Even if you know nothing about opera, you're almost certainly familiar with "Habanera," the famous aria from Bizet's "Carmen".
L'amour est un oiseau rebelle Que nul ne peut apprivoiser, Et c'est bien en vain qu'on l'appelle, S'il lui convient de refuser.
For years, the lilting, gypsaic seduction song and the character who sang it wholly belonged to Risë Stevens, the superstar mezzo-soprano whose populist career opened the world of opera to wider audiences.
Stevens died Wednesday at home in Manhattan at the age of 99, her son, Nicolas Surovy, confirmed to the New York Times.
Stevens starred at the Metropolitan Opera in New York from 1938 to 1961, rising to the rarefied stage from a humble Brooklyn background. So special was her gift that, in 1945, Lloyd's of London insured her voice for $1 million.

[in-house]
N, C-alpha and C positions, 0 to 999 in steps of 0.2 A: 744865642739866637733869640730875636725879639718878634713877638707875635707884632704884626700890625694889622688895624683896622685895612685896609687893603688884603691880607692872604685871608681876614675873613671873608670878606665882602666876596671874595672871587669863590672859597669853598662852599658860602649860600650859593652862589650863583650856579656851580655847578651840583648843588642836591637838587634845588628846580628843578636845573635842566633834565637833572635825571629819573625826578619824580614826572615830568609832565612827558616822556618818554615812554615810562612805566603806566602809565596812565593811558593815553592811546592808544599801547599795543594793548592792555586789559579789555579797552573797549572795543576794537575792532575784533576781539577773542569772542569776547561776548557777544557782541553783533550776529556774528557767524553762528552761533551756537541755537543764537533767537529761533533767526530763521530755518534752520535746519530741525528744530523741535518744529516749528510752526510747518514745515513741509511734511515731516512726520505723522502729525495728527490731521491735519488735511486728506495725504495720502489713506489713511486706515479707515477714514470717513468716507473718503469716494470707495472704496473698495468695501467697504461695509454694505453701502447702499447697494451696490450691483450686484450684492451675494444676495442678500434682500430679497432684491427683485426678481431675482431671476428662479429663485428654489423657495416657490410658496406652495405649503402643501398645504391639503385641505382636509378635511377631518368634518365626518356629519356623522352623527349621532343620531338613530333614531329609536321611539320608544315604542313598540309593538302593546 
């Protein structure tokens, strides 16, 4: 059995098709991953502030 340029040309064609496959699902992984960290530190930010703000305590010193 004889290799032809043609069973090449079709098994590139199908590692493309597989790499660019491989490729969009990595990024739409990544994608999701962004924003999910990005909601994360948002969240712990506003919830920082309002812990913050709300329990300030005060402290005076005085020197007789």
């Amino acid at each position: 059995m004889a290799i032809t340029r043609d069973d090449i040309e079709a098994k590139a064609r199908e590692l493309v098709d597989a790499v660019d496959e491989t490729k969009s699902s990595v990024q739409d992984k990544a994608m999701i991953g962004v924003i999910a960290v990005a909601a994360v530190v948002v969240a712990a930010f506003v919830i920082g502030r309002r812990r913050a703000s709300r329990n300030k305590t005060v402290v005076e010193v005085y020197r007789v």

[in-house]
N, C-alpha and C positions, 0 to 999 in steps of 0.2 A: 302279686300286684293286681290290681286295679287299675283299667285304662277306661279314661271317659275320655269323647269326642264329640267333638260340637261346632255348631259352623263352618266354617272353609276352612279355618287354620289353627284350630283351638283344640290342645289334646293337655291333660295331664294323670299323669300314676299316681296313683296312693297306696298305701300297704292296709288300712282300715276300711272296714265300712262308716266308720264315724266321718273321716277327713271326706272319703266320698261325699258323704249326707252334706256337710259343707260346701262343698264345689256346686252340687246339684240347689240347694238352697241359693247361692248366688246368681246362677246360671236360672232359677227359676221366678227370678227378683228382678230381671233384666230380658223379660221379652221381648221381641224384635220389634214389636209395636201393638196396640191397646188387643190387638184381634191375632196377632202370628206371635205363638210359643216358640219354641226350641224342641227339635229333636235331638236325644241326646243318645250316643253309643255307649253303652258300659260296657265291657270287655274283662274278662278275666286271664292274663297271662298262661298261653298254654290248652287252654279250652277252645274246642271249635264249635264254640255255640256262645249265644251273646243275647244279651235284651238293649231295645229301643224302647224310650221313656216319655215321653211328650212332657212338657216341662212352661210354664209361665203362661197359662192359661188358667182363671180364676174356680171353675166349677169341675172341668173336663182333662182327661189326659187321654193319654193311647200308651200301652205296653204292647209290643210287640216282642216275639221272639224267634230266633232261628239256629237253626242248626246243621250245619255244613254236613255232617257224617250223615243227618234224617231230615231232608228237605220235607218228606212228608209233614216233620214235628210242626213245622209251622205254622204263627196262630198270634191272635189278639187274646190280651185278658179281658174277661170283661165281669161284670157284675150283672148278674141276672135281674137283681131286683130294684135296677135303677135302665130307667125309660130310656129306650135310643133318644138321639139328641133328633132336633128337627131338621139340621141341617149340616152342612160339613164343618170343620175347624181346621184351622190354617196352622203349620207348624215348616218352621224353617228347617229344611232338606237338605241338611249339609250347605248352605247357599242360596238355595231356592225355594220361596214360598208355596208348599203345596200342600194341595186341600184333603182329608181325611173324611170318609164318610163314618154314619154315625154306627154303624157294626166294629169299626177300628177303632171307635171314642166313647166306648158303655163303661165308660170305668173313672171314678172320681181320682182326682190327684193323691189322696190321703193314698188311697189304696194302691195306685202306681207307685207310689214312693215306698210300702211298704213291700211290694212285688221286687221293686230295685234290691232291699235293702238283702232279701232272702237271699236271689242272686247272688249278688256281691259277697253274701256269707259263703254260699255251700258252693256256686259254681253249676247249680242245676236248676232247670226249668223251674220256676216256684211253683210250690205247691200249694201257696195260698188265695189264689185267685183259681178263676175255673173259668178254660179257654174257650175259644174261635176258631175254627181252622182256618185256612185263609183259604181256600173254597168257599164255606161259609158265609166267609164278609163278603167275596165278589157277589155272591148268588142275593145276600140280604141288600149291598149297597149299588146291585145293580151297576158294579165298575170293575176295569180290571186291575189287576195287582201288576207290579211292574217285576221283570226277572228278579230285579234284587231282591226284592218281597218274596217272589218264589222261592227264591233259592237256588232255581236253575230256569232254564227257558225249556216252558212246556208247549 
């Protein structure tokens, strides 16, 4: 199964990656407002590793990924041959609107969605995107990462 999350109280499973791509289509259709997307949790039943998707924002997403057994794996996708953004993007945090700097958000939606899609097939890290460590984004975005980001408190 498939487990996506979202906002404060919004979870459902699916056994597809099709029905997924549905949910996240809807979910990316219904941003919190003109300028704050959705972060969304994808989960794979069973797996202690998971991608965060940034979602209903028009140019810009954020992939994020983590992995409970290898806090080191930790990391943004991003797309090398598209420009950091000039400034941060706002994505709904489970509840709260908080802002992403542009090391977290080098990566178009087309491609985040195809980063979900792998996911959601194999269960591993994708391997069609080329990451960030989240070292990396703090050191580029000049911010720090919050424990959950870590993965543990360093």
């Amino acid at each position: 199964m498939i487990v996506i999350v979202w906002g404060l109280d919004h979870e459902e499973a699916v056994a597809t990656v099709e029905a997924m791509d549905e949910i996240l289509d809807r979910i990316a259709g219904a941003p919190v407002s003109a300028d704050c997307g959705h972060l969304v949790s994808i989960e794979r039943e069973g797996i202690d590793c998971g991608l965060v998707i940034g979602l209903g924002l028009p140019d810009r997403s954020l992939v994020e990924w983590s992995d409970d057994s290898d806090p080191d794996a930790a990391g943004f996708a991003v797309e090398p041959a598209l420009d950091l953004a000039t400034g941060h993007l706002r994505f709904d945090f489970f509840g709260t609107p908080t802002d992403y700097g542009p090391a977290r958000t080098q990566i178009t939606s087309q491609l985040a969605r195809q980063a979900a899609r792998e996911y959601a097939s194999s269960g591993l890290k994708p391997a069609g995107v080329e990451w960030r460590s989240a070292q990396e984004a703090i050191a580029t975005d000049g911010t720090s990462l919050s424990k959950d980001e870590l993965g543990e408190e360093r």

She starred as Carmen in 124 performances at the Met, so much that "so far as America was concerned, for the 15 years following 1945, Risë Stevens and "Carmen" were virtually synonymous."
Though she could claim the title of diva, Stevens played less highbrow roles, too. She did a production of the Rogers and Hammerstein musical "The King and I," and starred opposite Bing Crosby in the Academy Award-winning "Going My Way."
Stevens was born June 11, 1913 in the Bronx, performing as a young child on a local radio program "The Children's Hour." She spent two years studying at Julliard and made her formal opera debut in Prague in 1936 as the title character in "Mignon."
She married Walter Surovy, a Hungarian actor and her manager, and they remained together until he died in 2001.
She served as an administrator for the Met after her retirement from stage, and was briefly the president of Mannes College of Music, now part of the New School, in Manhattan.